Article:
10. Never give your employer reason to distrust you. Show the highest levels of integrity, even if you are angry with your employer over some deceptive behavior or other breach of trust by the employer. Do not sink to your employer's level. Don't skimp on reporting what you use, don't try to arrange surplus supplies and other resources for yourself -- just don't try to "get away with" anything at all that might impugn your character in the eyes of the employer or any third party to which the employer may present evidence of your "misdeeds". Even if you trust the chain of management all the way to the highest levels, in an uncertain economy it may be possible that business resources will fall to creditors, and your personal security may then be at risk. This risk can only be compounded if any evidence of your behavior can be construed by someone looking for excuses to pry into your life as justification for such an investigation. Always take pains to protect the company's security as well as your own, and avoid conflicts of interest or the appearance of impropriety, to the extent reasonably possible. In times of economic desperation, in an increasingly litigious world, good intentions are often not enough to protect you.

Finally, always remember that in many ways your employer's security is also your own security, and security measures employed by someone else for his or her own benefit may prove beneficial to you, too. When it comes to security, we're all in this together. Don't let disputes over employment transition distract you from that fact.

About

Chad Perrin is an IT consultant, developer, and freelance professional writer. He holds both Microsoft and CompTIA certifications and is a graduate of two IT industry trade schools.

72 comments
tscorwin
tscorwin

Let me explain "SSL proxy to your home computer". If your company has to comply with PCI/SOX etc, we already have a device inline which looks at your SSL packets. If we find that you're using SSL or SSH proxying, it's grounds for termination, since losing you is far less important than losing the company. Go home to surf the net for crying out loud.

drac13
drac13

i should remove my files as fast as possible

jdclyde
jdclyde

Especially after my recent layoff, I realize how easy all of this can happen. I got lucky, as my employer considers this a short term layoff, so my boss let me [b]take my system home[/b] to copy my personal information off of it. I took it back a week later. I would have lost several GIGS of research if they would have been hardcore about this like many places are. Next job, all personal data will stay on a thumb drive. I need to look into setting up the proxie. B-) Thanks for the write-up. Side note about security the other way. I have been laid off for two weeks now, and STILL have full access via my VPN to all of the routers because no one there knows my job, so are unable to kill the access. B-) And no, I would never do anything with that access. Sure, they could call in a consultant to do it, but then they would have to admit how little they know, AND pay out big cash at a time when money is tight (hence my layoff).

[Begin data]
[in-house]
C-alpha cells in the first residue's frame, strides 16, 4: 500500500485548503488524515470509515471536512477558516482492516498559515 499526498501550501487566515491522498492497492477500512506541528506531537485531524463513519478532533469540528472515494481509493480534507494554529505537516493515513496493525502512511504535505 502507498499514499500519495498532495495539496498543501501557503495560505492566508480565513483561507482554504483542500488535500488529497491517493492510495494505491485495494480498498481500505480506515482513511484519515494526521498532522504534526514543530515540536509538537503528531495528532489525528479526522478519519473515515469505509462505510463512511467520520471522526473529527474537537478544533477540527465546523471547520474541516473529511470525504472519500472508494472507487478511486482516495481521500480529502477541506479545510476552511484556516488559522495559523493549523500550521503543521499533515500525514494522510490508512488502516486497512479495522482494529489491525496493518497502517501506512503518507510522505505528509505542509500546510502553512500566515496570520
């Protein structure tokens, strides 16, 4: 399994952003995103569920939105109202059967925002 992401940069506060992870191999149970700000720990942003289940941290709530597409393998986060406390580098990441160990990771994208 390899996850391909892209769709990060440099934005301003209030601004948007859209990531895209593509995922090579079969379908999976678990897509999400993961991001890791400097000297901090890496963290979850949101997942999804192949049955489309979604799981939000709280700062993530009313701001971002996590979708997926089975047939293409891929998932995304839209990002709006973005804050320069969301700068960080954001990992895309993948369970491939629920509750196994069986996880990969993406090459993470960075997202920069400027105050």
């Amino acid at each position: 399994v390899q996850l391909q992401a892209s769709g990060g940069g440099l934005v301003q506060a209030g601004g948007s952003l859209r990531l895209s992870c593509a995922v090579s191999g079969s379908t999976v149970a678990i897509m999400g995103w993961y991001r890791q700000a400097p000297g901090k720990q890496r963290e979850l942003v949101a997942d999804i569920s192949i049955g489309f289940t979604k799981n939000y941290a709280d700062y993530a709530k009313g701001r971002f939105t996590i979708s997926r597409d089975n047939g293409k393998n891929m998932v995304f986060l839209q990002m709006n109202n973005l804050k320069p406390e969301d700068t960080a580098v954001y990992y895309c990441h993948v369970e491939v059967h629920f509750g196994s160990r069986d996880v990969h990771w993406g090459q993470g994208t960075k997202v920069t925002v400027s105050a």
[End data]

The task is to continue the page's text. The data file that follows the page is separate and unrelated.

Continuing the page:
seanferd
seanferd

Sound advice to remember. Or print and frame to be displayed in your home.

Marty R. Milette
Marty R. Milette

>Use encrypted proxies for private browsing. In most organizations, this would be a direct VIOLATION of corporate Internet access policies. Many organizations utilize applications like WebSense, etc. to ensure employees are not browsing 'inappropriate' or 'non-business' sites. An employee violating this policy by using any form of non-authorized proxy could be dismissed for that alone.

santeewelding
santeewelding

And I predict the heavens will open for you. (end of first sentence, second graph)

Neon Samurai
Neon Samurai

I'm a big fan of the Ironkey flashdrives. For a more homebrew aproach, a honking big flashdrive and Truecrypt would give you a good starting point.

michael.speyer
michael.speyer

Marty - You're absolutely correct there. Certainly, if I found someone using any form of encryption, public proxy or any other such processes to circumvent policies which have been put in place for VERY GOOD reasons, they'd be out the door so fast that their feet wouldn't touch the ground. This article certainly does FEEL to be leading people to be covert, secretive and operating not in the best interests of their company (or their own future careers for that matter).

apotheon
apotheon

Did you notice the first, and foremost, tip? It said something about adhering to company policies.

Agatsu
Agatsu